The Energy Box : comparing locally automated control strategies of residential electricity consumption under uncertainty
Author(s)Livengood, Daniel James
Comparing locally automated control strategies of residential electricity consumption under uncertainty
Massachusetts Institute of Technology. Engineering Systems Division.
Richard C. Larson.
MetadataShow full item record
The Energy Box is an always-on background processor automating the temporal management of one's home or small business electrical energy usage. Cost savings are achieved in a variety of environments, ranging from at pricing of electricity to real-time demand-sensitive pricing. Further cost savings derive from utilizing weather forecasts to manage local rooftop wind turbines or solar photovoltaics and/or to anticipate price swings from central utilities. The main motivation of this research is to design, construct and test a prototype software architecture for the Energy Box that can accommodate a wide variety of local energy management environments and user preferences. Under some scenarios, appliances can be optimally controlled one at a time, independent of each other. In other scenarios, coordinated control of appliances, either simultaneous or time-sequenced, provide better outcomes. Stochastic dynamic programming is the primary optimization engine. The optimization goal is to balance cost minimization with thermal comfort as specified by consumer preferences. The results demonstrate that the desired general energy management platform is feasible as well as desirable for saving money on electricity while maintaining comfort preferences. Scaling up to neighborhoods, towns and cities, a key contribution is improved understanding of single-home electricity demand dynamics induced by automated decisions. Further research will determine how such local automated decisions affect the broader smart grid with regard to resilience, stability and pricing.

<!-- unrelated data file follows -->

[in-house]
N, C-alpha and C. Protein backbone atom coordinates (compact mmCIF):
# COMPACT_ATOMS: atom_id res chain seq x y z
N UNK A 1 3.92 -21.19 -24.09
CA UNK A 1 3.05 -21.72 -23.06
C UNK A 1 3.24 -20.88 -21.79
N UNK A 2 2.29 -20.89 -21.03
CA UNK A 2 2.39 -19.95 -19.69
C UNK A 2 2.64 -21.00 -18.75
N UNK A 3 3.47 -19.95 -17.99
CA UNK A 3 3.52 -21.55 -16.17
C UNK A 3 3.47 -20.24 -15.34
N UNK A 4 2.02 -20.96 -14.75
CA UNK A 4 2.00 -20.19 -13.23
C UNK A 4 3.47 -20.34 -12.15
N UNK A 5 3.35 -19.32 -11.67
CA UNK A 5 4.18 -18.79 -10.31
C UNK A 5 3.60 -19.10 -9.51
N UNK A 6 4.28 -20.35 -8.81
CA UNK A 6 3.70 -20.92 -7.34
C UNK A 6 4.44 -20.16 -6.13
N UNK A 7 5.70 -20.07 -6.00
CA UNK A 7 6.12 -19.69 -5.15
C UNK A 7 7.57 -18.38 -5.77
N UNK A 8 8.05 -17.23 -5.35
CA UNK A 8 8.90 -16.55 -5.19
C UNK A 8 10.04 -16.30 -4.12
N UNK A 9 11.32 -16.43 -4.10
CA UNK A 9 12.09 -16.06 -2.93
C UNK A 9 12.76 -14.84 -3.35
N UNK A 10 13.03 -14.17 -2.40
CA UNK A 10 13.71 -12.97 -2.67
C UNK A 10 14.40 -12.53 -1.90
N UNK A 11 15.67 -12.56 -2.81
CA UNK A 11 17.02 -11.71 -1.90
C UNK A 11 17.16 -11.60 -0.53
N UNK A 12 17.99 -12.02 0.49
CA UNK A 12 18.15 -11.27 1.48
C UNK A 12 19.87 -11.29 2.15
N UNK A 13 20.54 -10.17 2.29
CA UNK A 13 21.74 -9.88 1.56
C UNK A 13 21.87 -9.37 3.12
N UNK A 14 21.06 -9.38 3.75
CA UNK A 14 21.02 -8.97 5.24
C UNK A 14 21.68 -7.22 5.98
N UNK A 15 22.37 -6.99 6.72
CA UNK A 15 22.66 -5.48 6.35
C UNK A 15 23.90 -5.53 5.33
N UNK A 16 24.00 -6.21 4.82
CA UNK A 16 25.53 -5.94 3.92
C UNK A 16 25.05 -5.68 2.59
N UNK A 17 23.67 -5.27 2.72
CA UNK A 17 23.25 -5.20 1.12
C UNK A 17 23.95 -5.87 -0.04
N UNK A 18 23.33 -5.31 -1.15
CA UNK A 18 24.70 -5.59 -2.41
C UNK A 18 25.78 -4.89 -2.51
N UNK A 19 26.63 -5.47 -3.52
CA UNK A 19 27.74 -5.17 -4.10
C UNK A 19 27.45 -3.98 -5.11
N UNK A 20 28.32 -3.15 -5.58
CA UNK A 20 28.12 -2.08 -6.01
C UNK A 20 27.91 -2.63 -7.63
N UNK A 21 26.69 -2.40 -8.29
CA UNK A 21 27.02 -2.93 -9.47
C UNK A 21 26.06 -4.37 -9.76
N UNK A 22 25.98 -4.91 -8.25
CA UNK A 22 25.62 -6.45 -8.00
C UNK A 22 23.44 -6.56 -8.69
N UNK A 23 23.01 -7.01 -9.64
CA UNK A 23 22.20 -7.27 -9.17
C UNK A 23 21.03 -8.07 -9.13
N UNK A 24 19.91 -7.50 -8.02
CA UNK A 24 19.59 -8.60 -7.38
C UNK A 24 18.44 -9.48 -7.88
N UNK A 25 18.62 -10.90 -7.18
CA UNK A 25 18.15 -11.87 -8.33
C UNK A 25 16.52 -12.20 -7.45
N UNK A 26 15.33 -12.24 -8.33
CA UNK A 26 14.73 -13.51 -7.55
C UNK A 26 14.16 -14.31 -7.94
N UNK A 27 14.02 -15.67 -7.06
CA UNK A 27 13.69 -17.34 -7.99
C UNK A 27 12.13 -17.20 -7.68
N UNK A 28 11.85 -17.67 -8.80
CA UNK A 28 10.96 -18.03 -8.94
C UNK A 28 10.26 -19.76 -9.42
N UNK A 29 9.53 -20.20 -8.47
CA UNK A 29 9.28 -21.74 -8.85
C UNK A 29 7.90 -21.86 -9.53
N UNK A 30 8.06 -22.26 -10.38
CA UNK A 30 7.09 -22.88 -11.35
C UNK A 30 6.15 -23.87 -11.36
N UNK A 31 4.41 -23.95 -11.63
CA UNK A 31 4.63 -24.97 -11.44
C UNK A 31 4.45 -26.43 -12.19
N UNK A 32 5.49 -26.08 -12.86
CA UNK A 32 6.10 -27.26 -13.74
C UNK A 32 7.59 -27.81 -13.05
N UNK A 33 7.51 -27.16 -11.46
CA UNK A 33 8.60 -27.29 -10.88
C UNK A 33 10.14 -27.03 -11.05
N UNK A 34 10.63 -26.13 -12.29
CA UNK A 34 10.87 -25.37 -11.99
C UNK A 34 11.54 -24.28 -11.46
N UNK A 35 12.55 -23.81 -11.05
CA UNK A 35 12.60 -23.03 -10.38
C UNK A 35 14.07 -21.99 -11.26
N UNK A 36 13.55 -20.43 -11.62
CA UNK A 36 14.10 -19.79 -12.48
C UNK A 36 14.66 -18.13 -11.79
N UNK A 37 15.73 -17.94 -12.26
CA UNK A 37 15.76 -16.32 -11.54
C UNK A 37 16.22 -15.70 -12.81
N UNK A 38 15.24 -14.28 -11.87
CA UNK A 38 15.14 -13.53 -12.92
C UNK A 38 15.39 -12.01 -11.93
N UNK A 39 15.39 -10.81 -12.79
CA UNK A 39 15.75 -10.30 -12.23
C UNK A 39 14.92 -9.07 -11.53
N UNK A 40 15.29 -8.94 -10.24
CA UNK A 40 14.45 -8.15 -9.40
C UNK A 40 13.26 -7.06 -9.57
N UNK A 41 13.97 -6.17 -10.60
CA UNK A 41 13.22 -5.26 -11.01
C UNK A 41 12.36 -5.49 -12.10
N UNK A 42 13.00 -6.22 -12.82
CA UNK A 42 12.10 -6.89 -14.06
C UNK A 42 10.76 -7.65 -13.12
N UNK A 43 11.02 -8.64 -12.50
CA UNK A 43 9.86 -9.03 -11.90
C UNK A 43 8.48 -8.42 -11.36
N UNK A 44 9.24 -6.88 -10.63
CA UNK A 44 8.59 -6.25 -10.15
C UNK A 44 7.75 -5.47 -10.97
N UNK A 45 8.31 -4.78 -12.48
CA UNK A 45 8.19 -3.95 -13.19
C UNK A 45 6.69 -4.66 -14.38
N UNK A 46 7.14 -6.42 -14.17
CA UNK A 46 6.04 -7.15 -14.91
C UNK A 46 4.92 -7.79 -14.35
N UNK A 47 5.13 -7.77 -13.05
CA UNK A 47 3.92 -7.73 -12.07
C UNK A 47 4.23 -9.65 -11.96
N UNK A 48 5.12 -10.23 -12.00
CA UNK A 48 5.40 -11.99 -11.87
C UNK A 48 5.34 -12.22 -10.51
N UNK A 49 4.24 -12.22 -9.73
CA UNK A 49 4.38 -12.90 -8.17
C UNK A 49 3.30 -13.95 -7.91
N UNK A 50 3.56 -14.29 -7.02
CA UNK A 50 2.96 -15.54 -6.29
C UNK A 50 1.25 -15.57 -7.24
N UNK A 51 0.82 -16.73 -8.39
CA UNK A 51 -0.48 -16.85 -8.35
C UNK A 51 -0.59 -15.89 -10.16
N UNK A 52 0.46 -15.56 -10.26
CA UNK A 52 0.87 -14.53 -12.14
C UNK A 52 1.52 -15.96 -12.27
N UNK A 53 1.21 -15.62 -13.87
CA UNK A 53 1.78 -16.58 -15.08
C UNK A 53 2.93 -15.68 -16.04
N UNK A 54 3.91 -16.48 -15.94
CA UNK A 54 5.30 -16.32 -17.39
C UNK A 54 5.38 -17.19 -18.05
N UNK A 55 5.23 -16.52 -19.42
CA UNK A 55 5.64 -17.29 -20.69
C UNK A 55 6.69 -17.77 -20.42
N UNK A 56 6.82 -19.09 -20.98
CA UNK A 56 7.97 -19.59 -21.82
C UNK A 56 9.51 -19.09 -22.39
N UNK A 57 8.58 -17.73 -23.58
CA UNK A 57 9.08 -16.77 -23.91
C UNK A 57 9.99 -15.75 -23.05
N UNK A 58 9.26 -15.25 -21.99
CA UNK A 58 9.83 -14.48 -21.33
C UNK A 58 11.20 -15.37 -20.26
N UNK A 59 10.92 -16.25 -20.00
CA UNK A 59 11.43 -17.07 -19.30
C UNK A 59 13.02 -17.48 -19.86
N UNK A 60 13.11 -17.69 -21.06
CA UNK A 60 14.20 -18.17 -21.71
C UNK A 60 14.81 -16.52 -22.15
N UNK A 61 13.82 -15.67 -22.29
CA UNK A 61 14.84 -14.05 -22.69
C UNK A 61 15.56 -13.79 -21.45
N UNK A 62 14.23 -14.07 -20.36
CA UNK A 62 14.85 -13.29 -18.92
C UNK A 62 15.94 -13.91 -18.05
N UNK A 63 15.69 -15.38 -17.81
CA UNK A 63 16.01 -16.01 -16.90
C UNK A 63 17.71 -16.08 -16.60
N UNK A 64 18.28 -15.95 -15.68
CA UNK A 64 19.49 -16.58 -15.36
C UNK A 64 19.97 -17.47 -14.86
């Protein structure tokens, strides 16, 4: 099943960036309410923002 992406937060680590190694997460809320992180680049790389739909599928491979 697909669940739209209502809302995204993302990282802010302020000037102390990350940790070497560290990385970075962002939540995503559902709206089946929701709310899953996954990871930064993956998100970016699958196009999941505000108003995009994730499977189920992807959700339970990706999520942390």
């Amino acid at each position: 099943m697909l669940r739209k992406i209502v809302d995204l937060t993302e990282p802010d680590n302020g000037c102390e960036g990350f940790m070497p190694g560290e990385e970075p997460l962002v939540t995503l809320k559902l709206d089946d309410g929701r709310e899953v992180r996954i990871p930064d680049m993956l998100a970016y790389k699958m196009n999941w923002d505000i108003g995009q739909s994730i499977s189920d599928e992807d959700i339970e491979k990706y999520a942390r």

Thesis (Ph. D.)--Massachusetts Institute of Technology, Engineering Systems Division, 2011.This electronic version was submitted by the student author. The certified thesis is available in the Institute Archives and Special Collections.Cataloged from student submitted PDF version of thesis.Includes bibliographical references (p. 109-121).
DepartmentMassachusetts Institute of Technology. Engineering Systems Division.
Massachusetts Institute of Technology
Engineering Systems Division.